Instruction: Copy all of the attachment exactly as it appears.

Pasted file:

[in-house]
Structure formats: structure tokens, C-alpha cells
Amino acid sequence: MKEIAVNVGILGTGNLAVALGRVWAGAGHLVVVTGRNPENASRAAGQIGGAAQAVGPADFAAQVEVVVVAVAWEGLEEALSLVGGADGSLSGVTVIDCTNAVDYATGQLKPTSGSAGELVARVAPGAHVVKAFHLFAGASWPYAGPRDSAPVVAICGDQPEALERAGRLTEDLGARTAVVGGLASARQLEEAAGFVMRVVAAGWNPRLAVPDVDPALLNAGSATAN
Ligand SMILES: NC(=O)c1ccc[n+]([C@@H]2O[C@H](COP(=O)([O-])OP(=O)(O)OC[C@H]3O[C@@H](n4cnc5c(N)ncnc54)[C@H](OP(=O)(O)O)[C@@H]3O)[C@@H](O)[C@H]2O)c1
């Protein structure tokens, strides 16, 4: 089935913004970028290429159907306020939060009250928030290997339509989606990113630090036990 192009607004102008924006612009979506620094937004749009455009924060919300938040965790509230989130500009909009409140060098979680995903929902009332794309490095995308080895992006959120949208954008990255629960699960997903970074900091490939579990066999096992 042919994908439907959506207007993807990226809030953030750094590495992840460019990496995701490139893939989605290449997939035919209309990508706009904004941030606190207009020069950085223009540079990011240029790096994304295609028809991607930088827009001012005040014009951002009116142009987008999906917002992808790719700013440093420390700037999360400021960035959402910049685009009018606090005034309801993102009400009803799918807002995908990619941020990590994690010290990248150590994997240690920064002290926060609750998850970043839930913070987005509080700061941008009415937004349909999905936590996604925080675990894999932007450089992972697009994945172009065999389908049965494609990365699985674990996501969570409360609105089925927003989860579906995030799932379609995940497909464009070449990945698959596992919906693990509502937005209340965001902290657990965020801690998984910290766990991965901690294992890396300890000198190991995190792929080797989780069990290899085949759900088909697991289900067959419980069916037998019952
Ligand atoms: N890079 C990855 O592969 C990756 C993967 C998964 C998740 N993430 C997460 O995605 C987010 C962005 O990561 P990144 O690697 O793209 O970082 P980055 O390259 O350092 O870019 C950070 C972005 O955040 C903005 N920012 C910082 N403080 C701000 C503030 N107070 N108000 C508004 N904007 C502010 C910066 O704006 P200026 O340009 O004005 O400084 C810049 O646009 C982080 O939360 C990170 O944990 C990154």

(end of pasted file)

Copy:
[in-house]
Structure formats: structure tokens, C-alpha cells
Amino acid sequence: MKEIAVNVGILGTGNLAVALGRVWAGAGHLVVVTGRNPENASRAAGQIGGAAQAVGPADFAAQVEVVVVAVAWEGLEEALSLVGGADGSLSGVTVIDCTNAVDYATGQLKPTSGSAGELVARVAPGAHVVKAFHLFAGASWPYAGPRDSAPVVAICGDQPEALERAGRLTEDLGARTAVVGGLASARQLEEAAGFVMRVVAAGWNPRLAVPDVDPALLNAGSATAN
Ligand SMILES: NC(=O)c1ccc[n+]([C@@H]2O[C@H](COP(=O)([O-])OP(=O)(O)OC[C@H]3O[C@@H](n4cnc5c(N)ncnc54)[C@H](OP(=O)(O)O)[C@@H]3O)[C@@H](O)[C@H]2O)c1
């Protein structure tokens, strides 16, 4: 089935913004970028290429159907306020939060009250928030290997339509989606990113630090036990 192009607004102008924006612009979506620094937004749009455009924060919300938040965790509230989130500009909009409140060098979680995903929902009332794309490095995308080895992006959120949208954008990255629960699960997903970074900091490939579990066999096992 042919994908439907959506207007993807990226809030953030750094590495992840460019990496995701490139893939989605290449997939035919209309990508706009904004941030606190207009020069950085223009540079990011240029790096994304295609028809991607930088827009001012005040014009951002009116142009987008999906917002992808790719700013440093420390700037999360400021960035959402910049685009009018606090005034309801993102009400009803799918807002995908990619941020990590994690010290990248150590994997240690920064002290926060609750998850970043839930913070987005509080700061941008009415937004349909999905936590996604925080675990894999932007450089992972697009994945172009065999389908049965494609990365699985674990996501969570409360609105089925927003989860579906995030799932379609995940497909464009070449990945698959596992919906693990509502937005209340965001902290657990965020801690998984910290766990991965901690294992890396300890000198190991995190792929080797989780069990290899085949759900088909697991289900067959419980069916037998019952
Ligand atoms: N890079 C990855 O592969 C990756 C993967 C998964 C998740 N993430 C997460 O995605 C987010 C962005 O990561 P990144 O690697 O793209 O970082 P980055 O390259 O350092 O870019 C950070 C972005 O955040 C903005 N920012 C910082 N403080 C701000 C503030 N107070 N108000 C508004 N904007 C502010 C910066 O704006 P200026 O340009 O004005 O400084 C810049 O646009 C982080 O939360 C990170 O944990 C990154």